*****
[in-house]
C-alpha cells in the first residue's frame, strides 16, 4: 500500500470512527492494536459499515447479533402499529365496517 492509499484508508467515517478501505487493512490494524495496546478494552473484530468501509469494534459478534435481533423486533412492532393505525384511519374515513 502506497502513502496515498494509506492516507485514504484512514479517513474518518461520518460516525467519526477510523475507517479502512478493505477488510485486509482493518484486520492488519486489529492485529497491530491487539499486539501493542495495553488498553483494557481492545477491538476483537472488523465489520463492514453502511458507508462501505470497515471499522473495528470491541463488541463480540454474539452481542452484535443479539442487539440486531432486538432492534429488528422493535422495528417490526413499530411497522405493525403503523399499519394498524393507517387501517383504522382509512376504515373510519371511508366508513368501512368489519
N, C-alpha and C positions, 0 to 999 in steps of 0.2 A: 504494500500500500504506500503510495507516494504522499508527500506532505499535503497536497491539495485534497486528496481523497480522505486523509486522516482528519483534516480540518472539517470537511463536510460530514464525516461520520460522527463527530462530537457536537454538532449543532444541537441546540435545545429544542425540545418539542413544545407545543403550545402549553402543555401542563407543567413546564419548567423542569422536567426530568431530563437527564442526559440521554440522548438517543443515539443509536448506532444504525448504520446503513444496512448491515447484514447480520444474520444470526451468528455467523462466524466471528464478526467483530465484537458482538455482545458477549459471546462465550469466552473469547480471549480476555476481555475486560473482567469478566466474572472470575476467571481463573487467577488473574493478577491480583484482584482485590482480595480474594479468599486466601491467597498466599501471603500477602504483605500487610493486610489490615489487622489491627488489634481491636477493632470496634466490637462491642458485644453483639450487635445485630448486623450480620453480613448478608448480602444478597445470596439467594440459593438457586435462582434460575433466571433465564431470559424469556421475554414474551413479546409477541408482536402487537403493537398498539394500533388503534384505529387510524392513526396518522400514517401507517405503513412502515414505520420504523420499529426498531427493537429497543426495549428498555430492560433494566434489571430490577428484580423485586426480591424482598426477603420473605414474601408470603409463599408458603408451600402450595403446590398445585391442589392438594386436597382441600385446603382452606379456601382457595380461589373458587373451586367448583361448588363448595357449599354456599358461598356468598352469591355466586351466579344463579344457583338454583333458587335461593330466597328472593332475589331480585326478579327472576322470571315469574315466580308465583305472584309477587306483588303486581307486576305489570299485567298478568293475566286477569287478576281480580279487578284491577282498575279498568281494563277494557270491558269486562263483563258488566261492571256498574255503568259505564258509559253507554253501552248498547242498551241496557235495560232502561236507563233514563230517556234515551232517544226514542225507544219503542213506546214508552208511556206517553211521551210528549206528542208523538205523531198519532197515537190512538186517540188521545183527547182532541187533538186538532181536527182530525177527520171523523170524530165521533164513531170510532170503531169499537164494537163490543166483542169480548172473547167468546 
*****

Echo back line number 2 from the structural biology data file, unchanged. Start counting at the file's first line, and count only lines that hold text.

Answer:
C-alpha cells in the first residue's frame, strides 16, 4: 500500500470512527492494536459499515447479533402499529365496517 492509499484508508467515517478501505487493512490494524495496546478494552473484530468501509469494534459478534435481533423486533412492532393505525384511519374515513 502506497502513502496515498494509506492516507485514504484512514479517513474518518461520518460516525467519526477510523475507517479502512478493505477488510485486509482493518484486520492488519486489529492485529497491530491487539499486539501493542495495553488498553483494557481492545477491538476483537472488523465489520463492514453502511458507508462501505470497515471499522473495528470491541463488541463480540454474539452481542452484535443479539442487539440486531432486538432492534429488528422493535422495528417490526413499530411497522405493525403503523399499519394498524393507517387501517383504522382509512376504515373510519371511508366508513368501512368489519